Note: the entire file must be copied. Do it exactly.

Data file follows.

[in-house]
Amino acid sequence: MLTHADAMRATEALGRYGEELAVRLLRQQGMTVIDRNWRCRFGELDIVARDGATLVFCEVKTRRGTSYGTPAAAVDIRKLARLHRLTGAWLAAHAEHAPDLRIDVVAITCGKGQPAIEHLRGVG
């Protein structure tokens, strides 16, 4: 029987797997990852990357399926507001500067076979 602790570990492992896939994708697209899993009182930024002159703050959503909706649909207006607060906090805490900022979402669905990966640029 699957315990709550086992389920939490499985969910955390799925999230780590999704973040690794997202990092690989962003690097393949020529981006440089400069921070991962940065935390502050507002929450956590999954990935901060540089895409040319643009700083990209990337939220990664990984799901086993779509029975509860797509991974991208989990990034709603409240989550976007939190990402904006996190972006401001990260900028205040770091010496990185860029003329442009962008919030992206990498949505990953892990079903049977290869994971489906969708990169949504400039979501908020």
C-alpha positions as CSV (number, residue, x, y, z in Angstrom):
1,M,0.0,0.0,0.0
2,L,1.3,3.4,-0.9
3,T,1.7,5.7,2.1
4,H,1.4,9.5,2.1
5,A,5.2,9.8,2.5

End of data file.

[in-house]
Amino acid sequence: MLTHADAMRATEALGRYGEELAVRLLRQQGMTVIDRNWRCRFGELDIVARDGATLVFCEVKTRRGTSYGTPAAAVDIRKLARLHRLTGAWLAAHAEHAPDLRIDVVAITCGKGQPAIEHLRGVG
């Protein structure tokens, strides 16, 4: 029987797997990852990357399926507001500067076979 602790570990492992896939994708697209899993009182930024002159703050959503909706649909207006607060906090805490900022979402669905990966640029 699957315990709550086992389920939490499985969910955390799925999230780590999704973040690794997202990092690989962003690097393949020529981006440089400069921070991962940065935390502050507002929450956590999954990935901060540089895409040319643009700083990209990337939220990664990984799901086993779509029975509860797509991974991208989990990034709603409240989550976007939190990402904006996190972006401001990260900028205040770091010496990185860029003329442009962008919030992206990498949505990953892990079903049977290869994971489906969708990169949504400039979501908020």
C-alpha positions as CSV (number, residue, x, y, z in Angstrom):
1,M,0.0,0.0,0.0
2,L,1.3,3.4,-0.9
3,T,1.7,5.7,2.1
4,H,1.4,9.5,2.1
5,A,5.2,9.8,2.5